Aguilar v. Applied Underwriters, Inc, No. 1:2018cv00528 - Document 6 (E.D. Cal. 2018)

Court Description: DECISION and ORDER Granting Defendant's Unopposed 4 Motion to Dismiss signed by Chief Judge Lawrence J. O'Neill on 6/20/18. CASE CLOSED. (Marrujo, C)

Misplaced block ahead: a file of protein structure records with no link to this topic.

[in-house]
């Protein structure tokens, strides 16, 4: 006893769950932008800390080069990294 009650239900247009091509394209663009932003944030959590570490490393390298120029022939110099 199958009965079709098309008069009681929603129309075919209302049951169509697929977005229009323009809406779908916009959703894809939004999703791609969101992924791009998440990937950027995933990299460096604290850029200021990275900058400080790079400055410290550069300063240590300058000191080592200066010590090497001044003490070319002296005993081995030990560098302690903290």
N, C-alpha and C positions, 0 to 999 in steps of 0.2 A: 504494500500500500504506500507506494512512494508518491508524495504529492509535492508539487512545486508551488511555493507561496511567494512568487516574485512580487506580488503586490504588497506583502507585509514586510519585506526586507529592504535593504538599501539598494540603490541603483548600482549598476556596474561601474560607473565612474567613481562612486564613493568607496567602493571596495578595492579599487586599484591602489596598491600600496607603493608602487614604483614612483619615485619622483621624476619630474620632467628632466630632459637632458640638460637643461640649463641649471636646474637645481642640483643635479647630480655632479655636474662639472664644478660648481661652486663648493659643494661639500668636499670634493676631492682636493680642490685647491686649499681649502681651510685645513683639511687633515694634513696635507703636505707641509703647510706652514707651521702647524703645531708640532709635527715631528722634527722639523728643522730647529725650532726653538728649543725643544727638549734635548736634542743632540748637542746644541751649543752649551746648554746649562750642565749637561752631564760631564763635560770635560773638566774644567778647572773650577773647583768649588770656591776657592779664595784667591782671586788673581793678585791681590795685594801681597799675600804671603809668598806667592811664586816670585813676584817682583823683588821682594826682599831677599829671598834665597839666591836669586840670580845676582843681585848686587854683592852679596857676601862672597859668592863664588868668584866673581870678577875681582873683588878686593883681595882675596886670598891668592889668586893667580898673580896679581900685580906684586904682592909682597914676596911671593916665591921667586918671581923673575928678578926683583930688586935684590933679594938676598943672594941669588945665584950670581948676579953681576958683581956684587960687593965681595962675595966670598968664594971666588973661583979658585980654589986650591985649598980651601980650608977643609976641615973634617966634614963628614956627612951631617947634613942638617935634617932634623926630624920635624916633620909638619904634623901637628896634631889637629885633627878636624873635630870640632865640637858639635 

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1 2 3 UNITED STATES DISTRICT COURT 4 FOR THE EASTERN DISTRICT OF CALIFORNIA 5 6 GUSTAVO SANCHEZ AGUILAR, 7 1:18-cv-00528-LJO-BAM Plaintiff, 8 v. 9 DECISION AND ORDER GRANTING DEFENDANT’S UNOPPOSED MOTION TO DISMISS (ECF No. 4) APPLIED UNDERWRITERS, INC., 10 Defendant. 11 12 13 Plaintiff Gustavo Sanchez Aguilar filed this case in Fresno County Superior Court on March 19, 14 2018. ECF No. 1-1 at 7. On April 18, 2018, Defendant Applied Underwriters, Inc., removed the case to 15 this Court under 28 U.S.C. § 1441, asserting diversity jurisdiction under 28 U.S.C. § 1332. ECF No. 1 at 16 2. Defendant filed a motion to dismiss the complaint on April 25, 2018. ECF No. 4. Plaintiff did not file 17 any opposition or notice of non-opposition, and Defendant did not file a reply. Pursuant to Local Rule 18 230(g), the Court took this matter under submission on the papers on June 1, 2018. ECF No. 5. 19 Defendant asserts that this case involves the same parties and facts alleged in Plaintiff’s 20 complaint in Gustavo Aguilar v. Applied Underwriters, Inc. (“Aguilar I”), Case No. 1:17-cv-0169221 LJO-SAB, which the Court dismissed without leave to amend on March 2, 2018. ECF No. 4 at 5-6. 22 Accordingly, Defendant argues, the instant case is barred by res judicata. Id. In the alternative, 23 Defendant argues that the complaint fails to state a claim. Id. at 7-10. Defendant also requests that 24 Plaintiff be sanctioned through a declaration that Plaintiff is a vexatious litigant, a requirement that 25 Plaintiff obtain a pre-filing order, and monetary sanctions in the amount of the attorney’s fees and costs 1 1 Defendant has incurred in connection with this action. Id. at 10-11. 2 The doctrine of res judicata protects “litigants from the burden of relitigating an identical issue” 3 and promotes “judicial economy by preventing needless litigation.” Parklane Hosiery Co. v. Shore, 439 4 U.S. 322, 326 (1979). It “bars litigation in a subsequent action of any claims that were raised or could 5 have been raised in the prior action.” Owens v. Kaiser Found. Health Plan, Inc., 244 F.3d 708, 713 (9th 6 Cir. 2001). Stated differently, “[c]laim preclusion, often referred to as res judicata, bars any subsequent 7 suit on claims that were raised or could have been raised in a prior action.” Cell Therapeutics, Inc. v. 8 Lash Group, Inc., 586 F.3d 1204, 1212 (9th Cir. 2009); accord Tahoe Sierra Preservation Council, Inc. 9 v. Tahoe Reg. Planning Agency, 322 F.3d 1064, 1078 (9th Cir. 2003) (“Newly articulated claims based 10 on the same nucleus of facts may still be subject to a res judicata finding if the claims could have been 11 brought in the earlier action.”). The court applies the doctrine whenever there is: (1) a final judgment on 12 the merits; (2) identity or privity between parties; and (3) an identity of claims. Tahoe–Sierra 13 Preservation Council, Inc., 322 F.3d at 1077. Whether there is identity of claims is subject to a further 14 test “transaction” test involving four criteria: 15 16 17 (1) whether rights or interests established in the prior judgment would be destroyed or impaired by prosecution of the second action; (2) whether substantially the same evidence is presented in the two actions; (3) whether the two suits involve infringement of the same right; and (4) whether the two suits arise out of the same transactional nucleus of facts. 18 Costantini v. Trans World Airlines, 681 F.2d 1199, 1201-02 (9th Cir. 1982). The last criteria, “whether 19 the two suits arise out of the same transactional nucleus of facts,” is the most important. Id. at 1202. 20 Defendant argues that the dismissal without leave to amend of Aguilar I constitutes a final 21 judgment on the merits involving the same parties as in this case. ECF No. 4 at 6. Defendant concedes 22 that it is difficult to determine what claim Plaintiff is alleging in this action, as it was in the prior action, 23 but argues that both involved an alleged breach of an insurance coverage contract. Id. Plaintiff has filed 24 no opposition to Defendant’s motion. See, e.g., Silva v. U.S. Bancorp, No. 5:10-cv-01854-JHN-PJWx, 25 2011 WL 7096576, *3 (C.D. Cal. Oct. 6, 2011) (plaintiff's failure to oppose defendants' motion to 2 1 dismiss amounted to a concession that his claim should be dismissed); Tatum v. Schwartz, No. Civ. S- 2 06-01440 DFL EFB, 2007 WL 419463, *3 (E.D. Cal. Feb. 5, 2007) (explaining that a party “tacitly 3 concede[d][a] claim by failing to address defendants' argument in her opposition.”). 4 The Court finds that the elements of res judicata have been met. First, the Court dismissed 5 Plaintiff’s complaint in Aguilar I without leave to amend, constituting a final judgment.1 Fed. R. Civ. P. 6 41(b); Headwaters Inc. v. U.S. Forest Serv., 399 F.3d 1047, 1052 (9th Cir. 2005). Second, there is 7 identity of parties, as Plaintiff and Defendant are the parties named in both cases. Third, to the extent that the Court can discern the nature of Plaintiff’s claims, 2 there appears to 8 9 be an identity of claims between the two suits. Plaintiff includes many of the same exhibits as 10 attachments to both complaints. For example, both complaints contain the same claim for disability 11 insurance forms, the same compromise agreement and notice of hearing before the State of California 12 Worker’s Compensation Appeals Board, and the same letter from Defendant. See ECF No. 1-1 at 14-46; 13 Aguilar I, Case No. 1:17-cv-01692-LJO-SAB, ECF No. 1-1 at 18-69. To the extent that Plaintiff is 14 alleging that Defendant failed to extend or pay insurance coverage, the same right is being infringed. 15 Finally, the claims both cases appear to involve the same transactional nucleus of fact, as they both seem 16 to be based on a work-related injury sustained by Plaintiff on July 17, 2006. ECF No. 1-1 at 27; Aguilar 17 I, Case No. 1:17-cv-01692-LJO-SAB, ECF No. 1-1 at 20, 33. All three elements required for res judicata to apply have been met. Accordingly, the Court finds 18 19 that Plaintiff’s claim in this case is barred, and Defendant’s motion to dismiss is GRANTED. Plaintiff’s 20 complaint is dismissed without leave to amend. Defendant requests that Plaintiff be declared a vexatious litigant and be placed under a pre-filing 21 22 1 The Court takes notice of its decision in Aguilar I. Amphibious Partners, LLC v. Redman, 534 F.3d 1357, 1361–1362 (10th 23 Cir. 2008) (district court was entitled to take judicial notice of its memorandum of order and judgment from previous case 24 25 involving same parties). 2 The sole explanation of the claims in this action is the following statement, which is reproduced as written: “Gustavo Sanchez Aguilar of sued to the insurance Applied Underwriters looking whike being Incapasitado. I continue sacking. Continu Suspending my benefits while being disable wiih my Case OPEN January eight two thousand NINE. Continued incapasitado.” ECF No. 1-1 at 15. 3 1 order. ECF No. 4 at 10-11. “District courts have the inherent power to file restrictive pre-filing orders 2 against vexatious litigants with abusive and lengthy histories of litigation.” Weissman v. Quail Lodge, 3 Inc., 179 F.3d 1194, 1197 (9th Cir. 1999) (citing De Long v. Hennessey, 912 F.2d 1144, 1147 (9th Cir. 4 1990)). The Eastern District of California has adopted the California Code of Civil Procedure as it 5 relates to vexatious litigants, without limiting the power of the Court. Local Rule 151(b). Under the 6 California Code of Civil Procedure, “a defendant may move the court, upon notice and hearing, for an 7 order requiring the plaintiff to furnish security” subject to a showing “that the plaintiff is a vexatious 8 litigant and that there is not a reasonable probability that he or she will prevail in the litigation against 9 the moving defendant.” Cal. Code Civ. Proc. §391.1. 10 While California law provides the procedure for declaring a litigant vexatious, the federal 11 substantive law governs the determination, as the power is derived from the All Writs Act, 28 U.S.C. § 12 1651(a). Molski v. Evergreen Dynasty Corp, 500 F.3d 1047, 1057 (9th Cir. 2007). Pre-filing orders are 13 considered an extreme remedy, and should be used cautiously to avoid prejudice to a litigant’s due 14 process right of access to the courts. Id. Four requirements must be met before declaring a litigant 15 vexatious and entering a pre-filing order: (1) provide the litigant notice and a chance to be heard, (2) 16 create an adequate record for review, (3) make substantive findings as to the frivolous or harassing 17 nature of the litigant's actions, and (4) ensure any pre-filing order is “narrowly tailored to closely fit the 18 specific vice encountered.” De Long, 912 F.2d at 1147-48. 19 The Court is not aware of any attempts by Plaintiff, apart from the instant case, to attempt to 20 relitigate any matter. The Court observes that this matter was filed in Fresno Superior Court and 21 removed to federal court by Defendant. While pro se litigants are responsible for knowing and following 22 procedural rules, the Court is sensitive to the difficulty a non-lawyer may have in understanding the 23 removal process and diversity jurisdiction. That said, HE IS NOW. Given the high bar that must be met 24 to declare a litigant vexatious, and the nature of the conduct here, the Court declines to find that 25 Plaintiff’s actions were frivolous or harassing. Accordingly, Defendant’s motion to have Plaintiff 4 1 declared a vexatious litigant is DENIED. For the same reasons, as well as Plaintiff’s apparently indigent 2 status, ECF No. 1-1 at 10-13, the Court declines to impose monetary sanctions or an award of attorney’s 3 fees on Plaintiff. Costs ARE awarded automatically to the prevailing party in litigation before this Court, 4 and will not be waived due to Plaintiff’s indigency. Plaintiff is warned, however, that further attempts to litigate this claim will not be looked upon 5 6 kindly, and will be dealt with expediciously. Any further filing or attempted filing of this complaint, or a 7 complaint alleging the same claim, will be grounds for sanctions under Federal Rule of Civil Procedure 8 11. 9 This matter is DISMISSED with prejudice. 10 11 IT IS SO ORDERED. 12 Dated: /s/ Lawrence J. O’Neill _____ June 20, 2018 UNITED STATES CHIEF DISTRICT JUDGE 13 14 15 16 17 18 19 20 21 22 23 24 25 5